MEMORIES OF A BALLPLAYER
Bill Werber and Baseball in the 1930's
Bill Werber and C. Paul Rogers III
He was eighty-eight when I talked to him on the phone recently, has
two new knees, and no longer bounces around on the balls of his feet as he
did when he was a charter member of the Jungle Club. He has had
quadruple bypass surgery, but his voice is strong and he laughs easily. Says
he rides his bicycle daily for exercise, which he can do in Hayden, Idaho,
without concern for traffic, and every evening at 7:30 he attends church. I
tell him, "That's not going to get you into heaven."
He chuckles and says, "Probably not, but I'll give it a chance:
His oldest son Tom is an attorney in Hayden, and Lonny is surrounded
by children, grandchildren, and great-grandchildren. His beloved wife
Mary passed away some years ago, as did his first born, Jerry. Time has
helped to ease the pain of these losses, and Mike, his youngest, lives nearby.
Lonny seems at peace with the world.
Back up fifty-nine years and this same Lonny Frey is one of the principal
reasons the Cincinnati Reds ended a twenty-year drought and won the
1939 pennant. He hit .291 and scored 95 runs in '39, followed by a .266
average for our World Championship team in 1940, while playing a mean
second base. More than his statistics, however, were the intangible qualities
Lonny brought to the team. Every club has players of outstanding talent
and bad habits, but the team seldom wins without players of substance
and character who come through when the chips are down. Lonny was one
When I was sold to the Reds by Connie Mack in the late spring of 1939,
I naturally began to assess my new teammates. You naturally form opinions
from a ballplayer's performance on the field, but also from the way he
dresses, the way he talks, and what he talks about. A newcomer observes
these things and tends to gravitate toward the teammates with whom he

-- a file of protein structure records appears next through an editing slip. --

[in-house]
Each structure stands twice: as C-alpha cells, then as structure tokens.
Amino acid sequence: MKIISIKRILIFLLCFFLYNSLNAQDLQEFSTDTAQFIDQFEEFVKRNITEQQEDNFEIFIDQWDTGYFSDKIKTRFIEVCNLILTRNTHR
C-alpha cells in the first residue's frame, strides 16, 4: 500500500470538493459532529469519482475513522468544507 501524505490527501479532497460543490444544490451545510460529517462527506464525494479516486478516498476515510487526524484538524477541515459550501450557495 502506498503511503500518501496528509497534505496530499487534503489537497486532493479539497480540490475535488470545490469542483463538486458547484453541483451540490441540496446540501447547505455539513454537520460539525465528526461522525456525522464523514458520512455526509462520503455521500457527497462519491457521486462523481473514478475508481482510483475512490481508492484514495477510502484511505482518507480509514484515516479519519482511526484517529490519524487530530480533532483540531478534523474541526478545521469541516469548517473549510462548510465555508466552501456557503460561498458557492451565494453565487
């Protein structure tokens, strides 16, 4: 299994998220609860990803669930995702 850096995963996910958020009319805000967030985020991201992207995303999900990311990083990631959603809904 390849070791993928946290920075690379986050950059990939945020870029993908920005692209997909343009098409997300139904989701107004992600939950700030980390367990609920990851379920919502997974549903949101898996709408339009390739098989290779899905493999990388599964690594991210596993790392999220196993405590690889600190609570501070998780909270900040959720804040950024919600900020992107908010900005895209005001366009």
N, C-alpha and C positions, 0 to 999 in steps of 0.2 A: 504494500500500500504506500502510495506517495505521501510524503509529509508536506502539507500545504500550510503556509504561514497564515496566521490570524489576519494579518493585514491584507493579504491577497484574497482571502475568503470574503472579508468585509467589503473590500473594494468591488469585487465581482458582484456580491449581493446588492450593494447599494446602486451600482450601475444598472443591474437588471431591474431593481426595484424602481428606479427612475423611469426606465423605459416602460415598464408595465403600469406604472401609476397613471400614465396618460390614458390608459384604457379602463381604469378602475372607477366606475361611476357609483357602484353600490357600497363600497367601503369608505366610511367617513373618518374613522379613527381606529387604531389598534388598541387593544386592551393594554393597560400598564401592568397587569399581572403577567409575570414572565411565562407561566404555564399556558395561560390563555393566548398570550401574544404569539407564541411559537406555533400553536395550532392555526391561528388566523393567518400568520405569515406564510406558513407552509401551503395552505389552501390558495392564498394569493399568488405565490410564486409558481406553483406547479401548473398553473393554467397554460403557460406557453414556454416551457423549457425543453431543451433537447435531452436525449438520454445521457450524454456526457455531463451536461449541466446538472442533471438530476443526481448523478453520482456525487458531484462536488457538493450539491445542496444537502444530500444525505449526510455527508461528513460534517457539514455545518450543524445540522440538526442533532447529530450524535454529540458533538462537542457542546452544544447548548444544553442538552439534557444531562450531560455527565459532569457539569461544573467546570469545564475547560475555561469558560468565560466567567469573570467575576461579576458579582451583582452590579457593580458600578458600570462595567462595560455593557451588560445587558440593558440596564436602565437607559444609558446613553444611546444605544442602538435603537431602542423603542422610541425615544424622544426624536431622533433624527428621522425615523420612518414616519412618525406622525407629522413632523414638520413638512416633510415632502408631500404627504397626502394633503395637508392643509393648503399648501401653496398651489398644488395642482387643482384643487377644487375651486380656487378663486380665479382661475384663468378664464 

feels most comfortable. A veteran like me tends to move slowly before
settling into friendships, but Lonny Frey became my friend-after Dusty
Cooke the best friend I had in thirteen years of professional baseball.
Lonny was a veteran like me. He had come to the big leagues with
Brooklyn in 1933 and played shortstop for the Dodgers for five years. After
he spent 1937 with the Cubs, the Reds purchased him to plug a hole at
second base, which he did with considerable skill and alacrity for seven years.
By the time Lonny hung up his cleats in 1948 after late career stints with
the Cubs, Giants, and Yankees, he had appeared in three All Star Games
and three World Series.
Lonny and I shared many of the same habits and attitudes. He did not
smoke or drink and was devoted to his wife Mary and his children, Jerry,
Tom and Mike. He liked a movie after a ballgame and was a good sleeper.
He was devoutly religious and a regular attendee at Catholic services on
Sunday morning. I'm not Catholic, but I sometimes attended with him.
Lonny could not explain to me the constant rising and sitting and rising at
Mass or the Latin of the priests, but it did not matter. We both could have
been doing worse. When we were playing at the Polo Grounds or Ebbets
Field, Lonny loved to go to St. Patricks Cathedral, burn a candle, put
money in the poor box, and say a prayer. I went with him and made small
contributions as well. If the next day I got the hits and he went for the col-
lar, I'd tell him that Catholicism worked better for me than it did for him.
Lonny brought those intangible qualities of good humor and depend-
ability to the ballpark every day. He had the stability and self-confidence
gained from a secure family and spiritual life. He also had good physical
assets as well. He was one of the fastest men on the Reds (he led the league
with 22 stolen bases in 1940), and he used his speed to advantage both on
offense and defense. Through it all "the Leopard" covered a great expanse
of territory around second base and excelled at making the double play. He
was steady. You could count on his doing the right thing at the right time
during a game. I suspect that is still true.